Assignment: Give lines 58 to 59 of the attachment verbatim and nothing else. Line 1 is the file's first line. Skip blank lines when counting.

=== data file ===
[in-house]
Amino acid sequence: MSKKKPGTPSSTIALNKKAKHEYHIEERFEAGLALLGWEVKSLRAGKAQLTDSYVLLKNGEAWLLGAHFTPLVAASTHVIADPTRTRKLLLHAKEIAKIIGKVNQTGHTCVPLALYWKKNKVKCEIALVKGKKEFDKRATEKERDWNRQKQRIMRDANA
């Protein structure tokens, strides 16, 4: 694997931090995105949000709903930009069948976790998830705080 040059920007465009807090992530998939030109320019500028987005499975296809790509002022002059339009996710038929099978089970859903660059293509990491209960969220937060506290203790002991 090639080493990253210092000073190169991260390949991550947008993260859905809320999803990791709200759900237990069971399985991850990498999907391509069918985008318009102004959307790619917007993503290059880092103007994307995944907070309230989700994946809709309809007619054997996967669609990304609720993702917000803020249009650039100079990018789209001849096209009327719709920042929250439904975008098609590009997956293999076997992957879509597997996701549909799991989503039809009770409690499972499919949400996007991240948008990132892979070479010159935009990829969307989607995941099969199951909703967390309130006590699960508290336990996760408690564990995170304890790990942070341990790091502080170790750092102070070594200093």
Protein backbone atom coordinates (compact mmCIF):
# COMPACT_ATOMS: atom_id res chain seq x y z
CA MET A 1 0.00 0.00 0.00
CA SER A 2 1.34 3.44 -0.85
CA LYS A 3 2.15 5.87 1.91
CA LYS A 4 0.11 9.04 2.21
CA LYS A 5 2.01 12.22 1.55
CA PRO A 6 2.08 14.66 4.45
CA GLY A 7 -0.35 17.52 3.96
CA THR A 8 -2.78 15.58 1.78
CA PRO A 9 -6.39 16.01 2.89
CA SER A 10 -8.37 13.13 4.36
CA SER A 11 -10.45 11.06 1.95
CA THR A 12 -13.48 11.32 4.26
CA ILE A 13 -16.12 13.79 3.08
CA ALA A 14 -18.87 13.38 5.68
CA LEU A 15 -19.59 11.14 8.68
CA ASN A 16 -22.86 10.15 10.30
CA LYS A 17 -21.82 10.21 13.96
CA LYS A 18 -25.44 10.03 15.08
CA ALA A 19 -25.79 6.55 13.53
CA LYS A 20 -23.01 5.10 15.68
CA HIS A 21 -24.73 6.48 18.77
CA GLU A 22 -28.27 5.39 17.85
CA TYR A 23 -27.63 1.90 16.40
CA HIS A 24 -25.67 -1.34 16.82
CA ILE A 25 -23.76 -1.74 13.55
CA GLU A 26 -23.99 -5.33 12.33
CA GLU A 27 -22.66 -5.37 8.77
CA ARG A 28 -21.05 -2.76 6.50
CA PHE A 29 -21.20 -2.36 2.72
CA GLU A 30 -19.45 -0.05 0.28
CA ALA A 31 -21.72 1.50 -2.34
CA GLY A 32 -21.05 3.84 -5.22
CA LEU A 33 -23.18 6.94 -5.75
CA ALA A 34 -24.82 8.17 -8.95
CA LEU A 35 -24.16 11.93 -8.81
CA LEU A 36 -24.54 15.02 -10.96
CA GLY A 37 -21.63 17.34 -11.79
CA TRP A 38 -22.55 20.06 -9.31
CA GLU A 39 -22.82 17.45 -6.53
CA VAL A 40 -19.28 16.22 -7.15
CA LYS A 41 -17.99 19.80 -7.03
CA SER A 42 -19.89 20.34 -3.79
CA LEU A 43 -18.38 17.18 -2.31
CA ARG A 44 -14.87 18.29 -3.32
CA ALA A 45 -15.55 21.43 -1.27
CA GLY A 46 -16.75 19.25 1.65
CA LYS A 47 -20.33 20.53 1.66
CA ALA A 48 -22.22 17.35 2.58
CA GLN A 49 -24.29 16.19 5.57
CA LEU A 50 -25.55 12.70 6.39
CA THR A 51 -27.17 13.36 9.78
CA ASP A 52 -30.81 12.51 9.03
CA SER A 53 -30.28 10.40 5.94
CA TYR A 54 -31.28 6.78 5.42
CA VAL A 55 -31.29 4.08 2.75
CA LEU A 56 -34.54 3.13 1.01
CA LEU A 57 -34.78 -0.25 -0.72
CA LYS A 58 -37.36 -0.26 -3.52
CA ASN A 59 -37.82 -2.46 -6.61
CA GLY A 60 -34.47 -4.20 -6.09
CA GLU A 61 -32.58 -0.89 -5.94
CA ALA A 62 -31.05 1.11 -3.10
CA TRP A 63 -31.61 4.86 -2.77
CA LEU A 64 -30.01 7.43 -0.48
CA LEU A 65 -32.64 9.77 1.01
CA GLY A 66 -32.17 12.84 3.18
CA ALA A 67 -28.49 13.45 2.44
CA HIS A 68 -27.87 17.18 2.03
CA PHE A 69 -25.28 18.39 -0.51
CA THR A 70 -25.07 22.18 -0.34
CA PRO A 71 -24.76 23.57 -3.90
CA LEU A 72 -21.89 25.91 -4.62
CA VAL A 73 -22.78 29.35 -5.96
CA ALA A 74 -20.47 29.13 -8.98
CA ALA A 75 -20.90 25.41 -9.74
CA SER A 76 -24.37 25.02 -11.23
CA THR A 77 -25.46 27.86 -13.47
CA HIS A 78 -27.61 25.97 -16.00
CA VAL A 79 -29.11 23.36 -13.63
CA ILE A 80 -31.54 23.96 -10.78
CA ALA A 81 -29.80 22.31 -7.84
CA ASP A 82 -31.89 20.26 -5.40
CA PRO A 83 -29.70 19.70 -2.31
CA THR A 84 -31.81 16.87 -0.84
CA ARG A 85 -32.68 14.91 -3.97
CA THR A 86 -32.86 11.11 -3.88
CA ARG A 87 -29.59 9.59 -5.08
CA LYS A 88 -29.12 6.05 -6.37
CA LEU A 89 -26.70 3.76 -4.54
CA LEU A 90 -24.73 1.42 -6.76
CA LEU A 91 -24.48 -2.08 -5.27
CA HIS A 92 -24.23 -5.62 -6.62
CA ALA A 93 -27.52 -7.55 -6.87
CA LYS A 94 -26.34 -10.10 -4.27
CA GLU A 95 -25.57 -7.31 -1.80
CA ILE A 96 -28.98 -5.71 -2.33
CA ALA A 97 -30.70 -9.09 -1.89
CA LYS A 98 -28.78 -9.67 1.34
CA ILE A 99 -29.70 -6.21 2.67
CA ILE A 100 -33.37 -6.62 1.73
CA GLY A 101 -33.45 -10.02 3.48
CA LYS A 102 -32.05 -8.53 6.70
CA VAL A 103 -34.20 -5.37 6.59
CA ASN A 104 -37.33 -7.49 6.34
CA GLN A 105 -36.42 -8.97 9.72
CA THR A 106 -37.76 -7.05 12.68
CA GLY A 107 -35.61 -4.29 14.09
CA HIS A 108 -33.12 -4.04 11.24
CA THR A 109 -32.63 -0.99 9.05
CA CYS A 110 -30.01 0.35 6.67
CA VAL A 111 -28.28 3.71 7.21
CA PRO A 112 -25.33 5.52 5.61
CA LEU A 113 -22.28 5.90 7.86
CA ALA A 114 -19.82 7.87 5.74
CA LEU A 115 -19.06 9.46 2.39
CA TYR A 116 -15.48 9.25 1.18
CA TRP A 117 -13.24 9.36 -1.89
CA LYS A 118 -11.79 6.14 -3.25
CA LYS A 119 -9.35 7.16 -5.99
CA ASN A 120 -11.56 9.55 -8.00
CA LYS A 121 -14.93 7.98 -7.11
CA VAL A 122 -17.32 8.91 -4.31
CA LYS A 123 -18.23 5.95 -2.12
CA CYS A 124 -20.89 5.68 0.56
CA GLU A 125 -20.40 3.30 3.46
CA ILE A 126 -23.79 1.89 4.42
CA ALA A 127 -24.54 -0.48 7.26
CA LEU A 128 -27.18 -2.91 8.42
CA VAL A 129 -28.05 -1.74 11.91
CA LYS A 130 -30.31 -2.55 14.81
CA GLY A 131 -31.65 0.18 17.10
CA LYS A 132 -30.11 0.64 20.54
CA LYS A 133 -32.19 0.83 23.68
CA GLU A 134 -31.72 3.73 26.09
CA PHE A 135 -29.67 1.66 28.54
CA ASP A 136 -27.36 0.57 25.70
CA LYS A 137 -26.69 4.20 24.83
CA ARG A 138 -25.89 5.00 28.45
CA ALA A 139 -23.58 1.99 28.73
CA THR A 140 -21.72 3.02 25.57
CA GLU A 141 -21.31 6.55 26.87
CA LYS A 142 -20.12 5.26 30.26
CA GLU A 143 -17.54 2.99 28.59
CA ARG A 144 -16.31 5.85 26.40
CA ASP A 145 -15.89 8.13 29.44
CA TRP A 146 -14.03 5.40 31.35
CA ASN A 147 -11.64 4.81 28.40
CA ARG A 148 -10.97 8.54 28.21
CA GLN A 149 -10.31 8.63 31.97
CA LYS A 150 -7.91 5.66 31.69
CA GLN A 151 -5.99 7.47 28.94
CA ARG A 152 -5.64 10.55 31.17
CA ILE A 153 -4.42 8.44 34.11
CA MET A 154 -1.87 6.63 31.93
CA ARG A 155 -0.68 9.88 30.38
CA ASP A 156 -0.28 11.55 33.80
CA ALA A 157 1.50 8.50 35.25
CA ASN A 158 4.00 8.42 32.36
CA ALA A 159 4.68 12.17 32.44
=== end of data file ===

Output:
CA SER A 53 -30.28 10.40 5.94
CA TYR A 54 -31.28 6.78 5.42